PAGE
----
On 25 October, the UN Security Council held its yearly meeting on women, peace and security. It has been 18 years since the Security Council adopted resolution 1325, which called on the UN and the international community to include women and their rights and interests in work toward peace and security. The resolution also urged the international community to increase efforts to fight against the use of sexual violence in conflict. How much has been accomplished since 1325 was adopted?
Our normative understandings have changed significantly over the last 18 years. The way we understand and define security has shifted. The same is true of conflict prevention, management, and peace building. This normative shift has also had an impact on the attention paid to women’s participation and the advancement of women’s rights in peace and security. Seven follow-up resolutions to resolution 1325 have been adopted, each with even more precise and binding language than the original. Women, peace and security (WPS) has become its own agenda, with ever-growing support.
The accomplishments are numerous. The UN has developed guidelines and protocols for implementing the agenda. A Special Representative on Sexual Violence in Conflict has been appointed, and sexual violence in conflict has been defined as a war crime in international law. The WPS agenda is also an integral part of the UN Sustainability Goals (see also the Women, Peace and Security Index).
A ‘female-friendly’ competition
Increasing numbers of UN member states are going beyond simply adopting national plans for the implementation of the WPS agenda – countries have started highlighting gender equality and women’s participation as a central feature of their foreign policy. Sweden, for example, has received attention for its feminist foreign policy, which is so progressive that in 2015 Foreign Policy magazine listed Margot Wallström, Minister for Foreign Affairs, as one of the world’s 100 leading Global Thinkers. Countries like Australia, Canada, and New Zealand have also adopted policies – especially in the field of development cooperation – with feminist labels. Norway has focused on WPS in foreign policy, without explicitly defining it as ‘feminist’. In practice though it’s at least as feminist or ‘female-friendly’ as Sweden’s when it comes to normative, political and financial investments and priorities. The attitude in Norway has been that labels aren’t necessary; ‘We just do it’.
When women participate actively and meaningfully in peace processes, the likelihood increases that a peace agreement will be reached.
Whether or not it’s called feminist, there seems to be a growing push for governments to adopt women-friendly foreign policies. Women are more visible in forming and implementing foreign policy that strengthens women’s rights globally. And that change isn’t only happening in the West. Yesterday Sahle-Work Zewde was elected to be president of Ethiopia – the first woman to hold that position. That was just a week after Ethiopian Prime Minister Abiy Ahmed appointed a cabinet with half the posts filled by women. Those appointments included the Ministry of Defence, and the newly established Ministry of Peace. Rwanda also recently gender-balanced its cabinet with 50% women.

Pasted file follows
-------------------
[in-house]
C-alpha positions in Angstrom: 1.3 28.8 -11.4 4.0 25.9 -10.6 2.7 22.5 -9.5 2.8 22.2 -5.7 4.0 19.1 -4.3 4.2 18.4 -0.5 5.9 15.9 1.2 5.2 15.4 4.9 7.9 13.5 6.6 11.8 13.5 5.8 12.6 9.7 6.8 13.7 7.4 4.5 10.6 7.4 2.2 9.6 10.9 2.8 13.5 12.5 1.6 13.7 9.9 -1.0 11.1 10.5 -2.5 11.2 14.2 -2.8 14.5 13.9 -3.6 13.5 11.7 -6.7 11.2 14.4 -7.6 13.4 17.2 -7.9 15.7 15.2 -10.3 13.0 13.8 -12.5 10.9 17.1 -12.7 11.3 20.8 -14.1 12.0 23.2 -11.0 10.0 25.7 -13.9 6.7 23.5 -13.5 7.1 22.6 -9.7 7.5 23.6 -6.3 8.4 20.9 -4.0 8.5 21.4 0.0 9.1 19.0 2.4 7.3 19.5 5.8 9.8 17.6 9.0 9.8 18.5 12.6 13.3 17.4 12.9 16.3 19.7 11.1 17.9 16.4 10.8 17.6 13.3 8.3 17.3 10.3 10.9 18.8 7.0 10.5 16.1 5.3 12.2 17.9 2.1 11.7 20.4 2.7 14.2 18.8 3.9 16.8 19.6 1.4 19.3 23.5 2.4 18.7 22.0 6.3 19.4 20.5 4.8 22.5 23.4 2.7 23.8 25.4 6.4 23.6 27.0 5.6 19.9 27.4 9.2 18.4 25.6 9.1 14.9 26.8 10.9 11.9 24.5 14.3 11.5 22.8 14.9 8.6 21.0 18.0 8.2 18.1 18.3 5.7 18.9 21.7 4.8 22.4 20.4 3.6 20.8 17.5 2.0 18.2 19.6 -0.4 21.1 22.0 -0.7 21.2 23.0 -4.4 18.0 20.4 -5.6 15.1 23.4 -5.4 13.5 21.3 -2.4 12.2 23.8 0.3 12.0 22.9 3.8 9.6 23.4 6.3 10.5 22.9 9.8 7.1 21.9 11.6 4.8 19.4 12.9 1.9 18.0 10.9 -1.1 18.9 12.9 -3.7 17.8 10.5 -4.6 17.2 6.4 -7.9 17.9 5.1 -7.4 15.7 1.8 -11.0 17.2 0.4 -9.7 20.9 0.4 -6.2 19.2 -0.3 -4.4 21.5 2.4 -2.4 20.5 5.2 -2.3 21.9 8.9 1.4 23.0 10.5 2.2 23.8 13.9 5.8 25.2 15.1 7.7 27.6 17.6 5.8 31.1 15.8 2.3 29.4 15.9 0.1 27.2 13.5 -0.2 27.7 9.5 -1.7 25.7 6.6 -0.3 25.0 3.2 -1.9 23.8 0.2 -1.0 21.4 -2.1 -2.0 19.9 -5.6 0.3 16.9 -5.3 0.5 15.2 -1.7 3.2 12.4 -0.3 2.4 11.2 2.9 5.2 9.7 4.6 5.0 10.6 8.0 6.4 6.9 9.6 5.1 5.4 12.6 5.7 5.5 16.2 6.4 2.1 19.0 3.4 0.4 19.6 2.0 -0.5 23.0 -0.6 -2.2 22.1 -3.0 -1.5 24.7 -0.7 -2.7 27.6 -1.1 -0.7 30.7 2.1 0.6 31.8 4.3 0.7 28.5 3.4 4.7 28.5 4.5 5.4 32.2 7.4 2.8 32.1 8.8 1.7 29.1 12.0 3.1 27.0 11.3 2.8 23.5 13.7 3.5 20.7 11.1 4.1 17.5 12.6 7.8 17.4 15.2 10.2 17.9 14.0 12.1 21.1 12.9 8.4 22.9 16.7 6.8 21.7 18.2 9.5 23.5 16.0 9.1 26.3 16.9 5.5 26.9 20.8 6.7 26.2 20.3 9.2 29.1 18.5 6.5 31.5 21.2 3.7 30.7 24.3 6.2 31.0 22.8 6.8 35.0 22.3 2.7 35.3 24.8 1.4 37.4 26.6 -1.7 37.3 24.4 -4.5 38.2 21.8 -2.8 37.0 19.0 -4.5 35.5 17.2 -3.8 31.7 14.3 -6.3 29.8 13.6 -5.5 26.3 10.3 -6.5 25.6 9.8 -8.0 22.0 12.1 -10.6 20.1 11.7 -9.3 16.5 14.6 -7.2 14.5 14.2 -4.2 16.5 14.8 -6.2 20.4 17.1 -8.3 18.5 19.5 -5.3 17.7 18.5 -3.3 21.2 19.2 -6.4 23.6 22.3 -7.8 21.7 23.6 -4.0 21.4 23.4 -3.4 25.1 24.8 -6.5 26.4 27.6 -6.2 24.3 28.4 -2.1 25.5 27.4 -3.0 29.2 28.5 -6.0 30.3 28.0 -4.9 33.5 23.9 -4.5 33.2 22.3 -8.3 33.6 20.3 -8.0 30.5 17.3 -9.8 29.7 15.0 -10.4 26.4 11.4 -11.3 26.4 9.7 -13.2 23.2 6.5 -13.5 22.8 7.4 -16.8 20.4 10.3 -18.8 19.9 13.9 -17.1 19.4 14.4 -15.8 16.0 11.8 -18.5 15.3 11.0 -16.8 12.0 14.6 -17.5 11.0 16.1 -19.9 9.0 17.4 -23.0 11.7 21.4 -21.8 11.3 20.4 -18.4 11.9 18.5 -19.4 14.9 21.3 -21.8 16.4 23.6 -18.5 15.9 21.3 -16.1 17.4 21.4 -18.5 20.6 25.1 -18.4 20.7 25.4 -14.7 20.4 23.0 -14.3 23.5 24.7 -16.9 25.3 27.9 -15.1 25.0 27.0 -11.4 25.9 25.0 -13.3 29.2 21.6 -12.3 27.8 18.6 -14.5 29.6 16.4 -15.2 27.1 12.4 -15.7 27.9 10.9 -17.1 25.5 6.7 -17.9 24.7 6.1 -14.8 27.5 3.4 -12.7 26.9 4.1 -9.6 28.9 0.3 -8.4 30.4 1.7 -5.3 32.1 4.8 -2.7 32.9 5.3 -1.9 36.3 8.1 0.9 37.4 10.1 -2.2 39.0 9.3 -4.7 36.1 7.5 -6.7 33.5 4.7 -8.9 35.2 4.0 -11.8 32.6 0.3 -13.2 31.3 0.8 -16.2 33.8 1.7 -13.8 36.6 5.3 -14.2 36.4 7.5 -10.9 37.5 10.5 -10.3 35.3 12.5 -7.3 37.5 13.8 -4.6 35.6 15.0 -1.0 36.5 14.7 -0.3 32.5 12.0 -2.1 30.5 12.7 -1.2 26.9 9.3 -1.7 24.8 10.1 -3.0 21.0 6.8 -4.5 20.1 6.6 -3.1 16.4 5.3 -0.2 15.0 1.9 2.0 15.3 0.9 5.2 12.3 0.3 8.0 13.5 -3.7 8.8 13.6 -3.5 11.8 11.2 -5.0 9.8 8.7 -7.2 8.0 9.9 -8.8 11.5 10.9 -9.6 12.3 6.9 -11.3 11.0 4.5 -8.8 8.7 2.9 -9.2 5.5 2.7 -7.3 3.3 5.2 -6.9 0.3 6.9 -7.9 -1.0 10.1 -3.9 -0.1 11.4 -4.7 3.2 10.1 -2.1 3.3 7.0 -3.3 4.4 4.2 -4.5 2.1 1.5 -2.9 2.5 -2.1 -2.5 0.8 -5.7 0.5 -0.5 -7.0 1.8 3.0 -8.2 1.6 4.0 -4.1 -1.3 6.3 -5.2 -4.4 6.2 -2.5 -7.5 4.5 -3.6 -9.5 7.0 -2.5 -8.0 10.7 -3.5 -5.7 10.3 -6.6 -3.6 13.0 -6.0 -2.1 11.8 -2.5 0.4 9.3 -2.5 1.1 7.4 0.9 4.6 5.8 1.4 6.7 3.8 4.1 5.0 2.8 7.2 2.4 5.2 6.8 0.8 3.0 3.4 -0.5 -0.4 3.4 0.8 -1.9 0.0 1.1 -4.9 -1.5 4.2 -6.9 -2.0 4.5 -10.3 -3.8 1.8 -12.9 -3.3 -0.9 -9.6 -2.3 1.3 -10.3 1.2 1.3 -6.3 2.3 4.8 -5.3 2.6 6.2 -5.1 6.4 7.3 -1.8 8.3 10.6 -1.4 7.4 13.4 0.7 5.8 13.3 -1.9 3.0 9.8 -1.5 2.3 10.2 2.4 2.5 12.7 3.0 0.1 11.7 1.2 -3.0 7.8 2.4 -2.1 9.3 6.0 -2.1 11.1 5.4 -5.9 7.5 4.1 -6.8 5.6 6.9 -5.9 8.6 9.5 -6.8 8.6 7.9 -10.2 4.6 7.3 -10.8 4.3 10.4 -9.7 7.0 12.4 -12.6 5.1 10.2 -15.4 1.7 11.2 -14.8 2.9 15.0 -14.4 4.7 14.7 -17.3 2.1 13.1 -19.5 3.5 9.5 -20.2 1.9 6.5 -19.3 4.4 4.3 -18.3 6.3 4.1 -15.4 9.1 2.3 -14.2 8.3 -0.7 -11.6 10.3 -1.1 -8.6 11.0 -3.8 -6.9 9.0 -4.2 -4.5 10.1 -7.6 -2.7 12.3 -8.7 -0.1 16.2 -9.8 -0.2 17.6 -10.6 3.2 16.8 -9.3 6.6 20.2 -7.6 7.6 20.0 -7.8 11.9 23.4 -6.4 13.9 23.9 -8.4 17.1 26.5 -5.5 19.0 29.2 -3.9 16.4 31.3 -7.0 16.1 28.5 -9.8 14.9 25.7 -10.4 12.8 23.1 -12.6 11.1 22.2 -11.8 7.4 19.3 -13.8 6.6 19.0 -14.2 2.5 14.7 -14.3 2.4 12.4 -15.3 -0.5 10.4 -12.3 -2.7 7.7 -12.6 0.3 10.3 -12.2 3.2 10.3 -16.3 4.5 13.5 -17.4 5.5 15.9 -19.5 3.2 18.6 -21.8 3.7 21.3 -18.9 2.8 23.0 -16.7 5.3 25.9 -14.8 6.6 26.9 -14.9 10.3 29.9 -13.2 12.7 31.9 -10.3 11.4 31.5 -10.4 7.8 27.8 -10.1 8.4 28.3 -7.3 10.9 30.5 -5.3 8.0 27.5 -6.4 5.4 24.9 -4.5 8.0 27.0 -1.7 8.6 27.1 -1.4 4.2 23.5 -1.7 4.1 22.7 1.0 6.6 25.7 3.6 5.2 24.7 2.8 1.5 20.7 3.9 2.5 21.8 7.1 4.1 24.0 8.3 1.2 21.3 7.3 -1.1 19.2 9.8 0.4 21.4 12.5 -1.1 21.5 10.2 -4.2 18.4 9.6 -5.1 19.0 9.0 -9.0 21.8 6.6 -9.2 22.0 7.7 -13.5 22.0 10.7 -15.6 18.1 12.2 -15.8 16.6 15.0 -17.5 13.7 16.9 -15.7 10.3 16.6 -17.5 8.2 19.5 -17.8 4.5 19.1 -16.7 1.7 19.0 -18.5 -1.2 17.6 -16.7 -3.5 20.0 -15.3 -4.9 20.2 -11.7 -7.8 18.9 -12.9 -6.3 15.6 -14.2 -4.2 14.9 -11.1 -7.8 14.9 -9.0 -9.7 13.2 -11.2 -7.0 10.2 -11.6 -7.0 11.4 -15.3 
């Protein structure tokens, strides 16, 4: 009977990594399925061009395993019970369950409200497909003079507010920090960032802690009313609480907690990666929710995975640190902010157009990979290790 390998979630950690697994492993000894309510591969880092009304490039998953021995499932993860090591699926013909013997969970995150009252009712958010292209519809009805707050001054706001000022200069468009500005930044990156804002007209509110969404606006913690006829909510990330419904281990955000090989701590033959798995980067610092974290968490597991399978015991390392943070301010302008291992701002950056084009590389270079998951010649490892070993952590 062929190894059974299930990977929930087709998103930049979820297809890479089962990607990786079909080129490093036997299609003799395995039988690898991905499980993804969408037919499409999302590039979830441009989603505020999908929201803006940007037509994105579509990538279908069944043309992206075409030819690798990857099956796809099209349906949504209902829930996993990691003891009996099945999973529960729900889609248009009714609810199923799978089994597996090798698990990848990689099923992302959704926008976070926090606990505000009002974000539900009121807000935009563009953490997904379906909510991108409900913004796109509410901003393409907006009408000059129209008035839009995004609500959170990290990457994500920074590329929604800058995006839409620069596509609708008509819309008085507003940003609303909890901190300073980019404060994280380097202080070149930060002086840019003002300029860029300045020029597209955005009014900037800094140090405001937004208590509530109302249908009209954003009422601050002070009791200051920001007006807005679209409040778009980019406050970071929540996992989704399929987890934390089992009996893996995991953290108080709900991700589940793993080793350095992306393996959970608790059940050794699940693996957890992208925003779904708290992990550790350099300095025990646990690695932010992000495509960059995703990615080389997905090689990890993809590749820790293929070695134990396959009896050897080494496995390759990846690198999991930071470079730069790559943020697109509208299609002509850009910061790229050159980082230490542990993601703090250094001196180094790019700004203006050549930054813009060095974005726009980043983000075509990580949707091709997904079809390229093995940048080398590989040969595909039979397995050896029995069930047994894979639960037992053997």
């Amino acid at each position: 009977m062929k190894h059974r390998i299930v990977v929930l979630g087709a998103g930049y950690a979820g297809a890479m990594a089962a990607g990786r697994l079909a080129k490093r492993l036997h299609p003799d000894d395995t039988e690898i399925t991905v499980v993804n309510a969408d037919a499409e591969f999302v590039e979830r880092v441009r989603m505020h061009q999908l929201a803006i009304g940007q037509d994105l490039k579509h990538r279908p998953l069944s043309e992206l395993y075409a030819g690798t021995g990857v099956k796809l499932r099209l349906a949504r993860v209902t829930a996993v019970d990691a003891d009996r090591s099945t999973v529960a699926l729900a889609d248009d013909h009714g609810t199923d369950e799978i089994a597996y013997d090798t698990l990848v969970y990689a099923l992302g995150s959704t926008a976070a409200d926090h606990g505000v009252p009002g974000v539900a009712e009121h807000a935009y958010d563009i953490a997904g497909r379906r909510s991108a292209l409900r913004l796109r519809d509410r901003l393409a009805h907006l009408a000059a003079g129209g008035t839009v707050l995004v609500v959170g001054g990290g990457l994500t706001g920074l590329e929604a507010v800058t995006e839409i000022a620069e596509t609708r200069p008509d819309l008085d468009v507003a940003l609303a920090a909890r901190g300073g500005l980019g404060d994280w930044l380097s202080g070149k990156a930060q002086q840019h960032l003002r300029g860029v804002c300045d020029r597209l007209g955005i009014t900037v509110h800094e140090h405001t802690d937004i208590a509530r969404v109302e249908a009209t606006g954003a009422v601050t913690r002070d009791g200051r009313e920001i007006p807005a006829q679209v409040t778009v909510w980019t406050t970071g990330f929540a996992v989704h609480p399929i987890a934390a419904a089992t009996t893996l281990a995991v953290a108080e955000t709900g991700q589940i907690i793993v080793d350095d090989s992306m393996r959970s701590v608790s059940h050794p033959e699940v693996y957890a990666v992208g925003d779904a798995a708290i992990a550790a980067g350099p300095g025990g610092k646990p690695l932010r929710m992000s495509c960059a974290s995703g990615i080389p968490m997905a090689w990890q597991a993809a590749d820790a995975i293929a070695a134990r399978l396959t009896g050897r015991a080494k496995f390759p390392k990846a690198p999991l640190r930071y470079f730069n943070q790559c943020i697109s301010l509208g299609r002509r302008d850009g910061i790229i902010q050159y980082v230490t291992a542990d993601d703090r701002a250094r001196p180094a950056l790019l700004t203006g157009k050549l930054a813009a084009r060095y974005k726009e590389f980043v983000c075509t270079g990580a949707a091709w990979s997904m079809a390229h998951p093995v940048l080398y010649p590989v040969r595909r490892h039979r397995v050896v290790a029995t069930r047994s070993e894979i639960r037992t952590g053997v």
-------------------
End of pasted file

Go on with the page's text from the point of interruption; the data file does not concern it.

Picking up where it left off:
To a certain extent the WPS agenda has become an arena for competition, which can be seen in the campaigns for a position on the Security Council for the 2021-2022 period. Norway is up against Canada and Ireland for one of the non-permanent seats. All three countries weight the WPS agenda heavily in their campaigns, but so far it seems like Canada has pulled ahead with the visibility of its various initiatives.
From theory to practice
Much has been accomplished normatively on WPS, but there’s still a long way to go to implement this agenda in practice. Particularly in conflict zones. In a recent report on WPS, UN Secretary-General António Guterres underlined existing challenges. Women and girls are still subject to sexual violence in war and conflict. Women are still marginalized in peace processes and negotiations. As Guterres pointed out, during the period 1990-2017, women made up only 2% of peace mediators, 8% of negotiators, and only 5% of those who witnessed or signed agreements in all major peace processes. Women’s low participation in peace processes, both formal and informal, is a stumbling block to long-term peace and sustainable development. An emerging body of research shows that when women participate actively and meaningfully in peace processes, the likelihood increases that a peace agreement will be reached. Not only that, but the agreement will have more legitimacy amongst the population, and the peace lasts longer (Krause et al., 2018). The women, peace and security agenda is not simply about justice for women – it’s about the possibility of achieving effective, long-lasting peace.
References and recommended reading:
Krause, Jana, Werner Krause and Piia Bränfors (2018) ‘Women’s Participation in Peace Negotiations and the Durability of Peace’, International Interactions, 44:6.
Norway’s government (2015) Women, Peace and Security 2015-18. Handlingsplan.
Skjelsbæk, Inger and Torunn L. Tryggestad (February 2019) “Donor States Delivering on WPS: The Case of Norway“, in Davies, Sara; & Jacqui True, eds, The Oxford Handbook of Women, Peace, and Security. Oxford: Oxford University Press.
Sweden’s government (2018), Handbook: Sweden’s feminist foreign policy.
UN Secretary-General (2018) Report of the Secretary-General on women and peace and security, S/2018/900, 9 October.
UN Women (2018) Women’s Meaningful Participation in Negotiating Peace and the Implementation of Peace Agreements, Report of the Expert Group Meeting.
A version of this post originally appeared in Norwegian on the Norwegian Atlantic Committee website. You can read it by clicking here.